Wausau Grandparents’ Rights Attorney
Do you have a grandchild who, because of issues with his or her parents, may need care or guidance that he or she is not getting at home? Do you believe you can offer that guidance? Wisconsin law gives grandparents the chance to petition the court for visitation rights and even custody in limited circumstances.
These laws are complex, and hearings over visitation rights can get heated among family members. We strongly recommend you consider hiring our experienced family law attorneys to make your case.
At Schmidt & Schmidt, S.C., we will assess your grandchild’s current situation and determine the best way to argue for your visitation rights. Contact our Wausau grandparents’ rights lawyer online or call 715-845-9621 today to schedule a consultation.
Grandparents’ Visitation Rights
As a rule of thumb, parents decide what is in the best interests of their children, and that includes grandparents’ visitation. If your grandchild’s parents are still married or the family is otherwise living together, it is unlikely a court would issue a decree granting visitation.
However, there are three circumstances where a court does have discretion to issue such an order: when the parents are divorced or separated, when they are unmarried, or when one or both parents are deceased.
Parents are divorced or legally separated: Grandparents may file a petition for visitation when a court action for divorce or legal separation has been filed and the family is not intact. Courts use varying tests to determine the “intactness” of the family.
Parents are unmarried: The court has discretion to grant reasonable visitation under these circumstances when all of the following apply:
- The parents have not subsequently married.
- The paternity of the child is known.
- The child has not been adopted.
- The grandparent has, or has tried to have, a relationship with the child.
- The grandparent is unlikely to go against the decisions of the custodial parent.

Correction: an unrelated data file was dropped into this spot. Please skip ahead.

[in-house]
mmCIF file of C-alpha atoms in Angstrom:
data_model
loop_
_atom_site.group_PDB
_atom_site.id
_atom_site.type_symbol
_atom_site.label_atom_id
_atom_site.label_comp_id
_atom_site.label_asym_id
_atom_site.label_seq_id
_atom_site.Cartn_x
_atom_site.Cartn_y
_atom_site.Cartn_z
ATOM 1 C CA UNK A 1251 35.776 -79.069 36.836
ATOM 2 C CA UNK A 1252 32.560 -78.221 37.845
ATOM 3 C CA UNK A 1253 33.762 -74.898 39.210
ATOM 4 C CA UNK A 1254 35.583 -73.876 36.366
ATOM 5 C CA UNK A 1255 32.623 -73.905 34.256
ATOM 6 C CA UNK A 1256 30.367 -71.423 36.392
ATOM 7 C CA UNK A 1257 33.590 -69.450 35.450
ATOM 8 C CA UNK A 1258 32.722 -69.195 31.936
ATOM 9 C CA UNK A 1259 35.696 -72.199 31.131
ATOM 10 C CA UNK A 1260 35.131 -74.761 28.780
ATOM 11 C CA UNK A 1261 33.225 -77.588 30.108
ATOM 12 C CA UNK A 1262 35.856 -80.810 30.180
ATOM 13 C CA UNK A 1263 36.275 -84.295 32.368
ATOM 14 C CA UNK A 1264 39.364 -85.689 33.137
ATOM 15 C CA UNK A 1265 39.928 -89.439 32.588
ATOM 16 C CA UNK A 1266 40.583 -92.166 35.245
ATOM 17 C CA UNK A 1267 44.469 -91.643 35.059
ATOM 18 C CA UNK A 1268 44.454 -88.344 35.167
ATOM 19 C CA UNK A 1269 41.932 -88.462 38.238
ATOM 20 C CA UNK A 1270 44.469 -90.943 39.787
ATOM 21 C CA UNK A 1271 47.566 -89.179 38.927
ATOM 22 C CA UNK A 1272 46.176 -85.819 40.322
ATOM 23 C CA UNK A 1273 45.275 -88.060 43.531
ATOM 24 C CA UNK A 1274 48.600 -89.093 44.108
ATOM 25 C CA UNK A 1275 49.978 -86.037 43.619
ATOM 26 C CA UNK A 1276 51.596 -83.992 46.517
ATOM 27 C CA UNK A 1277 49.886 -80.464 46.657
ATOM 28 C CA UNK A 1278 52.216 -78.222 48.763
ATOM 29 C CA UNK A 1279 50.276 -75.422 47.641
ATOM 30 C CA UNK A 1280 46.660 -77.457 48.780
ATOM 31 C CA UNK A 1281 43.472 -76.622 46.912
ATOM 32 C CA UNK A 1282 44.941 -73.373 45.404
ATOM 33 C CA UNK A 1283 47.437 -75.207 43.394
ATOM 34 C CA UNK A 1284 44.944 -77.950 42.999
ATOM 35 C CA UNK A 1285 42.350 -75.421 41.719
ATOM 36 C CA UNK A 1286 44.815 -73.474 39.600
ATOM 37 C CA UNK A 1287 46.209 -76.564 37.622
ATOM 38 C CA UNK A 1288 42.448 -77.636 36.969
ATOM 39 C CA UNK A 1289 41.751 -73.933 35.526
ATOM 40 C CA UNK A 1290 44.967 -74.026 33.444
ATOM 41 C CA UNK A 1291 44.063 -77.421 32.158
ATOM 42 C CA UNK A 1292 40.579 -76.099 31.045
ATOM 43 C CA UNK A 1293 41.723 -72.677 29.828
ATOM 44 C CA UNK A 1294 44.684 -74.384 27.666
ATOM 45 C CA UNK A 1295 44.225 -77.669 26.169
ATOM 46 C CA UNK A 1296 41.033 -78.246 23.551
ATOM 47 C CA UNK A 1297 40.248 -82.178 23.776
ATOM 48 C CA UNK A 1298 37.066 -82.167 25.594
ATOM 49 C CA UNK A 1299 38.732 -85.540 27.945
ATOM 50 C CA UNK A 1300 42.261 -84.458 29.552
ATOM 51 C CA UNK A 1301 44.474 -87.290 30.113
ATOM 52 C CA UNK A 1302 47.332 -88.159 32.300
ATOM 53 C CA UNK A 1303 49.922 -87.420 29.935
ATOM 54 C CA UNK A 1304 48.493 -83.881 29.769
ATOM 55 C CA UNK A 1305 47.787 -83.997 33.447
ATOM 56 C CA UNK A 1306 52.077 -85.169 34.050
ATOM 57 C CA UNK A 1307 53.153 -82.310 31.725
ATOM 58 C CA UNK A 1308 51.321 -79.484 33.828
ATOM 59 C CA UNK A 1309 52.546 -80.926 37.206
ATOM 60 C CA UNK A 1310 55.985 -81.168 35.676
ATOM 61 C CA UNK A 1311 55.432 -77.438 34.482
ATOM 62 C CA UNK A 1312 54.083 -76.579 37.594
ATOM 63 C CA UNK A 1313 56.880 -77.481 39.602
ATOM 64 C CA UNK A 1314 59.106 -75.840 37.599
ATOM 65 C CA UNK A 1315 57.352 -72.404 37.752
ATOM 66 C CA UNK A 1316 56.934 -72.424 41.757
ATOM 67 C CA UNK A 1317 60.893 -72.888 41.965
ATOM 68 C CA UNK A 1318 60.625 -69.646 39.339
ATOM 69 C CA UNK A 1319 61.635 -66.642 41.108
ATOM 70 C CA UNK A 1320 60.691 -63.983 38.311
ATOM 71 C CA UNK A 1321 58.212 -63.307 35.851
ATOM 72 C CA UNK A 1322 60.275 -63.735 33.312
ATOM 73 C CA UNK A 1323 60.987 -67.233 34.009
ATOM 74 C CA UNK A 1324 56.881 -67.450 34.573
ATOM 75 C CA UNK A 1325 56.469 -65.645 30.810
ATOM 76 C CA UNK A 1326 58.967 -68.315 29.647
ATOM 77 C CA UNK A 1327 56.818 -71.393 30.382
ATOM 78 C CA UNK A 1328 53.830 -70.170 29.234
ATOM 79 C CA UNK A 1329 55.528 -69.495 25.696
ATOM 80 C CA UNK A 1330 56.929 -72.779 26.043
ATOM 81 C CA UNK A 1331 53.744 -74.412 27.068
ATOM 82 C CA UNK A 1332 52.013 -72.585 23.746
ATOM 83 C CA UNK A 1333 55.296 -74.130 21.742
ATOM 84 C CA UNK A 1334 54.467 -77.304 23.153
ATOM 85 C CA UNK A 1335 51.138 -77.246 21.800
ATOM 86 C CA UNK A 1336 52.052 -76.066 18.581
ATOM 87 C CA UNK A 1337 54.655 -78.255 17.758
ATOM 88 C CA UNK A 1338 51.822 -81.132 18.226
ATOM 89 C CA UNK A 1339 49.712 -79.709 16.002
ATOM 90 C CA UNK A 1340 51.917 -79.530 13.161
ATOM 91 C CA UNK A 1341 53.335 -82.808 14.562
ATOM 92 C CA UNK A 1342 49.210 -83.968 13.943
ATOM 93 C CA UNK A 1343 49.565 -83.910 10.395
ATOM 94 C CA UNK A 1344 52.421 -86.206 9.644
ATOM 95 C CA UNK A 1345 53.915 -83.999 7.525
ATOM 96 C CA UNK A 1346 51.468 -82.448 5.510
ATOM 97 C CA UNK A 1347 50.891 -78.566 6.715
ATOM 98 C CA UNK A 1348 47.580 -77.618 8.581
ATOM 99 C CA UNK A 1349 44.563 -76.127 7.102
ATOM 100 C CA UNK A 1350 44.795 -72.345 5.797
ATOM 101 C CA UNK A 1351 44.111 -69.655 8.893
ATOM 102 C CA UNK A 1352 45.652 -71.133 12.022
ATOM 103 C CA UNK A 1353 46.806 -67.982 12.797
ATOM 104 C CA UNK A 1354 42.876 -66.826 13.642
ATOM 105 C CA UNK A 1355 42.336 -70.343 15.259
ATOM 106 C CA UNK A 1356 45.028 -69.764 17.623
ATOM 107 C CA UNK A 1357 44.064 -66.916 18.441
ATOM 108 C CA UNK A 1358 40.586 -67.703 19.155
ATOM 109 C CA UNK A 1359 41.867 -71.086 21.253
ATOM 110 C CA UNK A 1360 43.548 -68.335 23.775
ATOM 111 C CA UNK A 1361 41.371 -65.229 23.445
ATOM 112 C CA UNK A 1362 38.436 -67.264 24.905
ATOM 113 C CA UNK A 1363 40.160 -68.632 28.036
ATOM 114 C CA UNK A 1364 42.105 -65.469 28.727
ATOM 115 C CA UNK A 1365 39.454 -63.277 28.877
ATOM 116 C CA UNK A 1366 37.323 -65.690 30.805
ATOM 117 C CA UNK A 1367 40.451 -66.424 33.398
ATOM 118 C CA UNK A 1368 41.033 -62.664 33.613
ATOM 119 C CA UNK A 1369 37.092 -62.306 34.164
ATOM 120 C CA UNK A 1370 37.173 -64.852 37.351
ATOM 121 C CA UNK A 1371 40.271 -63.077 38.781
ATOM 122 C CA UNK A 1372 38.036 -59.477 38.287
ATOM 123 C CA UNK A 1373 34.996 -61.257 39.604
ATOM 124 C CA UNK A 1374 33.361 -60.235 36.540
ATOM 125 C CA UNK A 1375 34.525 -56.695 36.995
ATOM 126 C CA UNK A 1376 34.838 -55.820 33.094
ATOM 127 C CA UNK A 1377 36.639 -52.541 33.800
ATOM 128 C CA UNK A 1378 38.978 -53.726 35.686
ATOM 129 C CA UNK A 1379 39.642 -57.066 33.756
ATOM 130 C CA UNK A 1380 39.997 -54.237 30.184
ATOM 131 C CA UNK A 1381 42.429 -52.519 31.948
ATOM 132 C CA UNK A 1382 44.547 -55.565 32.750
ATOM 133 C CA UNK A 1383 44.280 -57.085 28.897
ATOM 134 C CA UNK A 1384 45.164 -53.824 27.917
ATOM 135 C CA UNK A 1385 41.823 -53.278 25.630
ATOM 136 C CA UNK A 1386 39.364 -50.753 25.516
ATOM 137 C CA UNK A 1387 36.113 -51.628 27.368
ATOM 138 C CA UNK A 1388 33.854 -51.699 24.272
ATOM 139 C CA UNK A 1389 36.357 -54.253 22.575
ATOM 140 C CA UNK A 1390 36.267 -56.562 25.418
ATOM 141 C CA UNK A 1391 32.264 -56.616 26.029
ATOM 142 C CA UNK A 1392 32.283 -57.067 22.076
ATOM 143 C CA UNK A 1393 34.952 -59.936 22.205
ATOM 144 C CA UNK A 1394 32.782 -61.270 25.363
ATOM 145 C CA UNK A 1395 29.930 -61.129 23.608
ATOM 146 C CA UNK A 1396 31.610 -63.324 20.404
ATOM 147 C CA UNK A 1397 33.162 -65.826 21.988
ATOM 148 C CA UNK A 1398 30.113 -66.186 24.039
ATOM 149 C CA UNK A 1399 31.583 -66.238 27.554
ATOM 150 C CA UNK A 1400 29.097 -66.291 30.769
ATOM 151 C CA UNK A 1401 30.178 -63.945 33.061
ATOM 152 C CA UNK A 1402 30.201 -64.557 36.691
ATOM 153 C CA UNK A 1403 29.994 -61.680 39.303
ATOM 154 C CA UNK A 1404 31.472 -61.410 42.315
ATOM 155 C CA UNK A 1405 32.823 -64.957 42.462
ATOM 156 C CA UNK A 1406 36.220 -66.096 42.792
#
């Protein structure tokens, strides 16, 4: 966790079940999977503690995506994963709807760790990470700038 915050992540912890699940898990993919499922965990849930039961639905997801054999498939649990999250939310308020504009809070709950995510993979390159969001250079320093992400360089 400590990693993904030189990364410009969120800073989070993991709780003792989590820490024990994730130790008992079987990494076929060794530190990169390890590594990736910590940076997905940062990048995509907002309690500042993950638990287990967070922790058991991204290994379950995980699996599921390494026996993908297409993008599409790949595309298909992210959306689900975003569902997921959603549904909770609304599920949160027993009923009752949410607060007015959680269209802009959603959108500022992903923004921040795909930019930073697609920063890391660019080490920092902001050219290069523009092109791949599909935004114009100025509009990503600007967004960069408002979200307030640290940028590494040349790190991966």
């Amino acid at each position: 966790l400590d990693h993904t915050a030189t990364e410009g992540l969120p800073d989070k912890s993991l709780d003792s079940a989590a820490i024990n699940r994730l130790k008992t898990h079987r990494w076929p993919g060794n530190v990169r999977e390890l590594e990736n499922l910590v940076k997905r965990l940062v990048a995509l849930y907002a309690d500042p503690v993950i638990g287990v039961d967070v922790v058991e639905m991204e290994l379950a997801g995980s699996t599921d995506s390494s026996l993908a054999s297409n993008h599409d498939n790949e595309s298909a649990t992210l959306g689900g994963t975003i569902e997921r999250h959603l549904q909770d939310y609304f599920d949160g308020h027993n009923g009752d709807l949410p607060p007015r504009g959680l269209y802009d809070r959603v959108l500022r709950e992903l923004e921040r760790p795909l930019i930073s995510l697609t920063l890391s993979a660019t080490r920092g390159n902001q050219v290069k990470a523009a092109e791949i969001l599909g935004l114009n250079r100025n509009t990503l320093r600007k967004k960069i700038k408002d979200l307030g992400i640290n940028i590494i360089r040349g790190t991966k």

- Visitation with the grandparent is in the child’s best interest.
One or both parents are deceased: The grandparent can sue for visitation rights, unless another person has adopted the child.
Grandparents’ Custody Rights
Under Wisconsin law, a parent is entitled to custody of his or her child unless the parent is either unfit or unable to adequately care for the child or there are compelling reasons for awarding custody to a grandparent. Compelling reasons include:
- Abandonment of the child
- Persistent neglect of parental responsibilities by the custodial parent or both parents
- Extended disruption of parental custody
- Other “extraordinary circumstances” that would drastically affect the welfare of the child
Unless the parents have voluntarily given up their rights to the child and the grandparents adopt him or her, these cases can be extremely acrimonious and stressful for the child. Remember, at the end of the day the best interests of the child must be the primary goal.
Contact Our Merrill Visitation Rights Lawyer
If you believe you have a right to visitation with or custody of your grandchildren, Schmidt & Schmidt, S.C., will help you in your fight to protect their best interests. Our experienced attorneys work tirelessly to provide high-quality service and the best possible results to our clients.
Contact our grandparents’ rights law firm online today, or call 715-845-9621 today to schedule a consultation. Weekend and evening times are available by appointment. We can also meet with you in your home, in a health care facility or in another setting, if necessary. Major credit cards are accepted.